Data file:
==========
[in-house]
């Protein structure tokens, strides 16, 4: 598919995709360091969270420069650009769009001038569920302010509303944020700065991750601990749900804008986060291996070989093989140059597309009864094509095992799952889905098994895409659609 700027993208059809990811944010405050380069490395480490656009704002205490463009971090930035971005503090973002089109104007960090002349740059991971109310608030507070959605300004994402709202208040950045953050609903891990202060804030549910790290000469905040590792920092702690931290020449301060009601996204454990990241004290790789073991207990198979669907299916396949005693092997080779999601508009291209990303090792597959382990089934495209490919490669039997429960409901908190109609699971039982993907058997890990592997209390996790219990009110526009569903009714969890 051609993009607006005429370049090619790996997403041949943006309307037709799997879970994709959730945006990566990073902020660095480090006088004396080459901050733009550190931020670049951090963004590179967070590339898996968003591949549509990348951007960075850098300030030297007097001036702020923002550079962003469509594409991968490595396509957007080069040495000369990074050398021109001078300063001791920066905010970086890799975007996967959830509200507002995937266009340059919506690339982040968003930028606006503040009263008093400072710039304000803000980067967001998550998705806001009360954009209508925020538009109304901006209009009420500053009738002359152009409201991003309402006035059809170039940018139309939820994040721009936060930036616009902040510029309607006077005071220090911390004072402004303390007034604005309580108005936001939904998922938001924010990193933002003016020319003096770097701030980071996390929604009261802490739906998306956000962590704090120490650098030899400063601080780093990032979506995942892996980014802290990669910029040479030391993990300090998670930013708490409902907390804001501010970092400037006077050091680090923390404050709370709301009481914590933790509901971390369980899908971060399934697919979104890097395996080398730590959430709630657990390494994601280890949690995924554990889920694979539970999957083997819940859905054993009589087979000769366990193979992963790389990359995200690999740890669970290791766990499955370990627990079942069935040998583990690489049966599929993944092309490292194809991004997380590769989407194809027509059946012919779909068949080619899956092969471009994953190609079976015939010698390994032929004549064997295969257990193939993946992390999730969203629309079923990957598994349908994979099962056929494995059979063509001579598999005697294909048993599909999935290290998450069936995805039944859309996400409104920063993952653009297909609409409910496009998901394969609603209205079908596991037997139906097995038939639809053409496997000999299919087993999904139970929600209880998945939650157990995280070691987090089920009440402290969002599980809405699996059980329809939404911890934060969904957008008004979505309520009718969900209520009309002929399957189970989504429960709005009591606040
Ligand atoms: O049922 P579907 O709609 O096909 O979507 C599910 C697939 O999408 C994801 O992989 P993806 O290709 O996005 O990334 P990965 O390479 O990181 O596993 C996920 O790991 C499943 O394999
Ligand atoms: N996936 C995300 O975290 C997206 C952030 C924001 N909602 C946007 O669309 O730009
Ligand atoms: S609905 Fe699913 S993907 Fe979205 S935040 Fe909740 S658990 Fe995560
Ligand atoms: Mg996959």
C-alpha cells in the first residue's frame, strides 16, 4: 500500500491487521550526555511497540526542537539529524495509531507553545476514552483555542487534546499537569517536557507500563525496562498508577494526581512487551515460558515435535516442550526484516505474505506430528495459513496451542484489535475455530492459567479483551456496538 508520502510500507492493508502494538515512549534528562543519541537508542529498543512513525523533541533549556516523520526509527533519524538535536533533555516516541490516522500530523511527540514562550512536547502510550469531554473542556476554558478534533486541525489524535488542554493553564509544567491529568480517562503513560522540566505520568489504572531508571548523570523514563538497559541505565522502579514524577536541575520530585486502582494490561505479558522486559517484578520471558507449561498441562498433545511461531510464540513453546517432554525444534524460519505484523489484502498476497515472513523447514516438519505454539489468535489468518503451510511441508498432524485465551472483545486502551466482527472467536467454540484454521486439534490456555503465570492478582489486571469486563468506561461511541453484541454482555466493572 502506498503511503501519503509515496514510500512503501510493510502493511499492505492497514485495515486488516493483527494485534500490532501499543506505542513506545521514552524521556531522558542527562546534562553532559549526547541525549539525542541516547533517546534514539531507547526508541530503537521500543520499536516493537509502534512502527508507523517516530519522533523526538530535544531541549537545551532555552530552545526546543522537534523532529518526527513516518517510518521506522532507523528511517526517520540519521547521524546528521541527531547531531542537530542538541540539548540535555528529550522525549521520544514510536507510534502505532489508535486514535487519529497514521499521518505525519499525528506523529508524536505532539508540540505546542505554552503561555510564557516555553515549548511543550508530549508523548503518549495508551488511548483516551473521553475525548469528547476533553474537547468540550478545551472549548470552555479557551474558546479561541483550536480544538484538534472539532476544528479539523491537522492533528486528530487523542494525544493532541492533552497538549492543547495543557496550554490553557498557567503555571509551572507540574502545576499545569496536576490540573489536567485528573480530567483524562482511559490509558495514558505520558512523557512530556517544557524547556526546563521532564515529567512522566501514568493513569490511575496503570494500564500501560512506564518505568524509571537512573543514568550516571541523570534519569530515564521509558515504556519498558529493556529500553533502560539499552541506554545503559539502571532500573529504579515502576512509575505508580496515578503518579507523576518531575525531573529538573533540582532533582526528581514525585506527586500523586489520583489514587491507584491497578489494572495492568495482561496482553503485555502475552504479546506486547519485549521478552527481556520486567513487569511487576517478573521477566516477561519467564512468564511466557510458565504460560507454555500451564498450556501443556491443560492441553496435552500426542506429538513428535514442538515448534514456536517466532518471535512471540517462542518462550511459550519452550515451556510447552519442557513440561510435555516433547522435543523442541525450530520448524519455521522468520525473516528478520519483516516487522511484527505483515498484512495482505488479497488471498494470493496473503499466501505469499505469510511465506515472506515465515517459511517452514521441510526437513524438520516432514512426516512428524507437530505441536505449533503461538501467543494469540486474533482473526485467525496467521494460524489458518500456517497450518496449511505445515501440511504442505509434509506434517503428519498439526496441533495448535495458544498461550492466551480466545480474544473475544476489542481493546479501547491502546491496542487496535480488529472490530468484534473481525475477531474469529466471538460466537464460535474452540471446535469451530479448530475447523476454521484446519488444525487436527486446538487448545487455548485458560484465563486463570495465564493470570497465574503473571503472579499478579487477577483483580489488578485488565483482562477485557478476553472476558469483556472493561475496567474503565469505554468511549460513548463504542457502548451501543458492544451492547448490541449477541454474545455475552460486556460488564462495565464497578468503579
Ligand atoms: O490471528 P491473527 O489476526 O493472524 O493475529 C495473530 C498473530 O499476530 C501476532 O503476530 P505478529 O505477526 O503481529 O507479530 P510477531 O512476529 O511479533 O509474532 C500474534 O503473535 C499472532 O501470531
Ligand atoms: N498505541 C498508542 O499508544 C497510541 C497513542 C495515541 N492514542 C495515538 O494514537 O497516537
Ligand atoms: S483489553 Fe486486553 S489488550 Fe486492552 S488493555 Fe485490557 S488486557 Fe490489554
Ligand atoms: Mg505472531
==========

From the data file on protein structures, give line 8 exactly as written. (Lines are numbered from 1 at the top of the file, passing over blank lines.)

Ligand atoms: O490471528 P491473527 O489476526 O493472524 O493475529 C495473530 C498473530 O499476530 C501476532 O503476530 P505478529 O505477526 O503481529 O507479530 P510477531 O512476529 O511479533 O509474532 C500474534 O503473535 C499472532 O501470531